Toyota’s pre-collision safety system with autonomous emergency braking offers pedestrian and daylight cyclist detection, with high speed active cruise control, blind spot monitoring, traction control and hill start assist also included.

Nothing is perfect though, and this wouldn’t be a car review without pointing out some of the disappointing things about the GR Yaris. Among them is the pricing structure from launch to now. You see, when this car first hit showrooms, it was $39,990 drive away.

That was if you were quick enough to buy one of the first 1,000 examples. When those sold out in no time flat, Toyota Australia offered another 100 examples at $44,990 drive away. Those went quick too. Now you’ll need to pay $49,500 plus on-roads for one.

We should also mention that the GR Yaris is in fact the base model, and there’s also a Rallye edition, which gets the seriously cool bits that this variant misses out on, including 18-inch BBS forged alloy wheels shod with 225/40/R18 Michelin Pilot Sport 4S tyres.

That version also grabs high-performance suspension and front and rear Torsen limited slip differentials. That rubber is a fairly decent jump too from the 225/40/R18 Dunlop SP Sport Maxx 050 offered on the standard GR Yaris.

Right now, in the back of your mind, you’re thinking, damn, that sounds even better. You might be right, but good luck getting your hands on one. They’re even harder to find than this thing is.

Inside, there’s a lot of hard plastic, and the almost parcel shelf like rear seat and severely limited boot space (141-litres) will have you questioning its daily driver capabilities if you have a small family.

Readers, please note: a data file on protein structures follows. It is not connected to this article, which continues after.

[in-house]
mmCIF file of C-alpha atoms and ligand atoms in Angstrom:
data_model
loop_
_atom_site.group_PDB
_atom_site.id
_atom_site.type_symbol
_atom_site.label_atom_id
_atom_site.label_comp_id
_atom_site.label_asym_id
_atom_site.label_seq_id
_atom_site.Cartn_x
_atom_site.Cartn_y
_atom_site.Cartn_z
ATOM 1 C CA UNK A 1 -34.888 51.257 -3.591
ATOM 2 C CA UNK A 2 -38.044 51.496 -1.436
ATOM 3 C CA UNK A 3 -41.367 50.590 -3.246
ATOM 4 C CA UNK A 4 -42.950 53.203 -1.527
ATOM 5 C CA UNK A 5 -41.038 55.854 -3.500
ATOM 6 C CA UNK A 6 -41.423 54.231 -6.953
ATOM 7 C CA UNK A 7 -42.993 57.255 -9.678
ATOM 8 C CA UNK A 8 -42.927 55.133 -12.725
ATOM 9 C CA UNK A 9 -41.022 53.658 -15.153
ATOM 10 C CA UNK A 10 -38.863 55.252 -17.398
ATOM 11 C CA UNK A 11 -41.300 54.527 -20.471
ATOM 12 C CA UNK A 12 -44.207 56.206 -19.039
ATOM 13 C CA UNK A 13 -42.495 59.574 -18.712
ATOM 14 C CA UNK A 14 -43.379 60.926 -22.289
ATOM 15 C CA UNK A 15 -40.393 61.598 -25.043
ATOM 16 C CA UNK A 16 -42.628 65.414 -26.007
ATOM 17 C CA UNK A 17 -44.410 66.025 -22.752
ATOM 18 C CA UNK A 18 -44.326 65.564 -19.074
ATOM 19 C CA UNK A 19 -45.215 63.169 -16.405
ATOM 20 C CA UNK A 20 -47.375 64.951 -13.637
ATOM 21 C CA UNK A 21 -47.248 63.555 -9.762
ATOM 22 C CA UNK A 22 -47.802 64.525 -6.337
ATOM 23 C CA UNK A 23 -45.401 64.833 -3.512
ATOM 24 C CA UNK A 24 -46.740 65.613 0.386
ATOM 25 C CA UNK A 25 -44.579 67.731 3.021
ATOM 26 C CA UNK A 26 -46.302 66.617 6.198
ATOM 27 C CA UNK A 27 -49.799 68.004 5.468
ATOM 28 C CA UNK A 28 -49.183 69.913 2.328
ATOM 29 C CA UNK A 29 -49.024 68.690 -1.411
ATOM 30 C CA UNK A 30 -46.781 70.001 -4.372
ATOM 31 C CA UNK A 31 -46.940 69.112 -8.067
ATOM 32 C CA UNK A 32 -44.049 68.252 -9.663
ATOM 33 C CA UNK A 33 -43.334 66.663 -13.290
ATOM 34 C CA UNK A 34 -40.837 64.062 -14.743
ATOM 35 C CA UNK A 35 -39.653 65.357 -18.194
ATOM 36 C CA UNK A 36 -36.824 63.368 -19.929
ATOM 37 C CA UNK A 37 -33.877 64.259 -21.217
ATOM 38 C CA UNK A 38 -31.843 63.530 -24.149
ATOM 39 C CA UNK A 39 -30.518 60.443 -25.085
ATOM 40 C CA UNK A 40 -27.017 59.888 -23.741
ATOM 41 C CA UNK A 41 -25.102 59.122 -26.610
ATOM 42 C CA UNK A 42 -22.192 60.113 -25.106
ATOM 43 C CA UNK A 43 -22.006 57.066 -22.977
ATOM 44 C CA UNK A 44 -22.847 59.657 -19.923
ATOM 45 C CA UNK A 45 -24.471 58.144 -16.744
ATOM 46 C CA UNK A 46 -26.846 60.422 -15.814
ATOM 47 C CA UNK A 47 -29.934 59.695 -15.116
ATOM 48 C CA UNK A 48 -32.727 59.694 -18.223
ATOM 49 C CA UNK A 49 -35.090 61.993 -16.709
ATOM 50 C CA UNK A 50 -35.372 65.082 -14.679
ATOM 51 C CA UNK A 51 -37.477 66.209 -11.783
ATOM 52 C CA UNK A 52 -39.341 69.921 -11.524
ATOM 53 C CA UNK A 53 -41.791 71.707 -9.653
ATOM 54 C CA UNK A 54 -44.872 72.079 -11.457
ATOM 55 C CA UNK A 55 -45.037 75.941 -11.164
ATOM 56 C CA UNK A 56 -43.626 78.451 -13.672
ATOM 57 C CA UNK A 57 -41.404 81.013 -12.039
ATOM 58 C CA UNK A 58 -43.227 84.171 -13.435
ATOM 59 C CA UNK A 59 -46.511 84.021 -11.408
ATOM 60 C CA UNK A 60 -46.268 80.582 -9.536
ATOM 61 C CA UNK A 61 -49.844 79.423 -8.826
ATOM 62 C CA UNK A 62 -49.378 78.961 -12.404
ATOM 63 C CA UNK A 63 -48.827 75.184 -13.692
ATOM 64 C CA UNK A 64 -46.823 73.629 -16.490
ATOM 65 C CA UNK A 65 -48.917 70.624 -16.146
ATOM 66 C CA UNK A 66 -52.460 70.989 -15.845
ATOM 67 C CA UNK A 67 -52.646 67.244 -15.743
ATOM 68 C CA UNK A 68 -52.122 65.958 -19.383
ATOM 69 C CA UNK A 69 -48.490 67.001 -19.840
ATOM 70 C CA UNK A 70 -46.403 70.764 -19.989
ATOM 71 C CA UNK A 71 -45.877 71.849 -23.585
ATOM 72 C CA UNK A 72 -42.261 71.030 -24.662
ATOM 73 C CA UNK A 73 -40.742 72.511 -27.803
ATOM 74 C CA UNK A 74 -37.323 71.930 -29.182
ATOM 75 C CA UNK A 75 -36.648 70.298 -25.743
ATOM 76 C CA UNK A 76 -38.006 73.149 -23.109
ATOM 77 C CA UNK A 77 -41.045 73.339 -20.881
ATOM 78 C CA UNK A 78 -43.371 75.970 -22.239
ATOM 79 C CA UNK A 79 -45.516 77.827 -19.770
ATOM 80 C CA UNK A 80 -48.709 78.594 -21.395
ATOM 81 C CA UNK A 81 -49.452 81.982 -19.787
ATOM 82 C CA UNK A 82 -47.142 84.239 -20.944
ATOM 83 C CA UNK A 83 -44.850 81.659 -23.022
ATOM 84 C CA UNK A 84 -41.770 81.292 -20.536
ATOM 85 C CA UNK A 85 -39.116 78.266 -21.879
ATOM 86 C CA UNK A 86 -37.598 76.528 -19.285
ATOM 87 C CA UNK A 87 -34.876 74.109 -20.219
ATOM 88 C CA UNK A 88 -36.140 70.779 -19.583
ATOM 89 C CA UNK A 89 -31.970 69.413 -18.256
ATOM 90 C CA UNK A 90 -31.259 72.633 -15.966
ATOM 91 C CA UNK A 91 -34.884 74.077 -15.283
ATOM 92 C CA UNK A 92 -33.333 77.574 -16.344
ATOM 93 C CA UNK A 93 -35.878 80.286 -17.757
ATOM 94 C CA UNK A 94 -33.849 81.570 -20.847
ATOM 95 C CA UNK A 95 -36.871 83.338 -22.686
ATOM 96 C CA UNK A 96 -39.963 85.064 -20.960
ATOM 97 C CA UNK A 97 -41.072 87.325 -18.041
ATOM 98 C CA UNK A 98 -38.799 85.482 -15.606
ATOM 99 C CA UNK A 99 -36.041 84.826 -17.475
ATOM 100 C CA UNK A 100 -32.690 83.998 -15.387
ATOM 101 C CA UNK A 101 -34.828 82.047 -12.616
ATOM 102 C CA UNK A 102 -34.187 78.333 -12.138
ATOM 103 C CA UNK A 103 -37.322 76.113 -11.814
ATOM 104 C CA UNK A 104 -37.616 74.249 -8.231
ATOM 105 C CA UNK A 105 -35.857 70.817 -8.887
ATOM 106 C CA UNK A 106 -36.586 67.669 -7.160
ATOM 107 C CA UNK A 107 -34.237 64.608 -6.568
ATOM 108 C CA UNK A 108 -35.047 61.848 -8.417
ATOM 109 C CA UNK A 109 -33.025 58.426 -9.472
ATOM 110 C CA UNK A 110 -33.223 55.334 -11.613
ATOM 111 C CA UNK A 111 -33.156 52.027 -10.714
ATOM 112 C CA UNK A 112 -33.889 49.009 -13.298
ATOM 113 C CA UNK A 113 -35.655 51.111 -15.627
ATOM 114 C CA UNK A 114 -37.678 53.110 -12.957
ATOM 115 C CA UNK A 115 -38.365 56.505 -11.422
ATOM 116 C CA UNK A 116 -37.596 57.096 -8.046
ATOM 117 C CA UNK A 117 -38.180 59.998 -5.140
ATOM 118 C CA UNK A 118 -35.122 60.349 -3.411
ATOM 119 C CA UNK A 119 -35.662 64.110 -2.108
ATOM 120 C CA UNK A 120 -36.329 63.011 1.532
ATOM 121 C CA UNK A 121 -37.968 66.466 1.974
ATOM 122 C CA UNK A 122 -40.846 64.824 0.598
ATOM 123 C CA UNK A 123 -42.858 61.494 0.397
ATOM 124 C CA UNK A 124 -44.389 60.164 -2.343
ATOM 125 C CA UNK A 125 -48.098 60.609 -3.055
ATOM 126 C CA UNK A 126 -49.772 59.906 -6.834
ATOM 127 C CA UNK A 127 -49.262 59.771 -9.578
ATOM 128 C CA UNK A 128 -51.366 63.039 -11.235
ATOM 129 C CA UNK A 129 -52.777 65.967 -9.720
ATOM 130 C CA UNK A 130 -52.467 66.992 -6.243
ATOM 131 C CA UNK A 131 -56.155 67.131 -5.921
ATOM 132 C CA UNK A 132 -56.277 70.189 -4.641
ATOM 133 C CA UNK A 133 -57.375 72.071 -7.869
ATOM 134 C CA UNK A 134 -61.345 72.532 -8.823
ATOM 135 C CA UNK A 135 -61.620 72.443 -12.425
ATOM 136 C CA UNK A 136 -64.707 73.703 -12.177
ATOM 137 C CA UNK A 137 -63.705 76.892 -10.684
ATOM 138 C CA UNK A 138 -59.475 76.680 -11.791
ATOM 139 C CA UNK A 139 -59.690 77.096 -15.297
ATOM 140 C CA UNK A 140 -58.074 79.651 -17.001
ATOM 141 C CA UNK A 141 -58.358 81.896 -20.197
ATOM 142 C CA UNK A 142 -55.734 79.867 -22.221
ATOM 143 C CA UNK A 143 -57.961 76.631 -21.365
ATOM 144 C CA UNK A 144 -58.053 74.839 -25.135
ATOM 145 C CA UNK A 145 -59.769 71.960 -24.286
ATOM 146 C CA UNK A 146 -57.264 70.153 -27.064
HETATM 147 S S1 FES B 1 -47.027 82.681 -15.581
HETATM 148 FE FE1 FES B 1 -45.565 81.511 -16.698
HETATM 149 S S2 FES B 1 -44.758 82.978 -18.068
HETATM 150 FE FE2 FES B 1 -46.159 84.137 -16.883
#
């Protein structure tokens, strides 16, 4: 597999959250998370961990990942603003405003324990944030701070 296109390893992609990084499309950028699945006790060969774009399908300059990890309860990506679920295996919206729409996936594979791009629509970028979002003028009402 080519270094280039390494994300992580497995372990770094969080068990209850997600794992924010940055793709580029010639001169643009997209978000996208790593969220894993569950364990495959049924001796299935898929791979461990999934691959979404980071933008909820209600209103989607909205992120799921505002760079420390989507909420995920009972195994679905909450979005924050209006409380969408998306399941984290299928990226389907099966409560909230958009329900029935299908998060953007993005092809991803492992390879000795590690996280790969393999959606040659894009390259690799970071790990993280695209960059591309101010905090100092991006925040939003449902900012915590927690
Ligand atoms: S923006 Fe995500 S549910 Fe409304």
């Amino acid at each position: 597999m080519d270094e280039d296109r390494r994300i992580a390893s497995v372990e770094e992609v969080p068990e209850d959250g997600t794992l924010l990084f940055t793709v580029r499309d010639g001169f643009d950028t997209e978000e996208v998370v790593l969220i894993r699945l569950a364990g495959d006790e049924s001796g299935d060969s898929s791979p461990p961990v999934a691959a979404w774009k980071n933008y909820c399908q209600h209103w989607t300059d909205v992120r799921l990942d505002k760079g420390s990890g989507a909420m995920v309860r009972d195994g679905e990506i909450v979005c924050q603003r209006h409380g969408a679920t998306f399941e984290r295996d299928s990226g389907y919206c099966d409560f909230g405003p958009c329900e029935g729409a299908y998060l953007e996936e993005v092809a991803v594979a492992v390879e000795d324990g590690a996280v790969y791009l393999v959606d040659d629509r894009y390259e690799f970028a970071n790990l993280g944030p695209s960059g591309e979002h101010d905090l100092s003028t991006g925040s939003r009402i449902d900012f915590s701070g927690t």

It’s a pretty basic interior actually, and there’s not a lot of electronic wizardry either. That’s something we struggled with, along with the quite glitchy safety technology, which seemed to have a mind of its own, more often than not.

Issues aside, the 2021 Toyota GR Yaris is a truly exceptional bit of hot hatch kit. On the basis of its performance alone, you may need to own one.

Should you decide that it, rather than say the larger Honda Civic Type R or dearer Golf R, is for you, then you can choose it in three colours, including Glacier White, Feverish Red and Tarmac Black (as tested).

It comes with a 5-year unlimited kilometre warranty, and capped price servicing. There’s a slight problem though, should you want this pint sized pocket rocket right now. Toyota Australia has run out of cars.

To ensure they can deliver all of the 2021 GR Yaris vehicles already sold, they’ve temporarily paused availability. Don’t panic though, as soon as they secure more, you’ll be able to buy one.

Our test vehicle was supplied by Toyota Australia. To find out more about the 2021 Toyota GR Yaris, contact your local Toyota dealer. Images courtesy of Mitch Zeinert Photography.

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REVIEW OVERVIEW
Driving experience
9.5
Exterior styling
9
Interior look and feel
7
Technology and connectivity
7.5
Family friendliness
7
Value for money
7.75
A journalist with more than 24 years experience, Mark Holgate has worked with a number of regional, suburban and metropolitan newspapers, as well as stints with motoring specific publications like Which Car? Motorsport News, Auto Action and Street Machine. He is also a contributor to DriveTribe.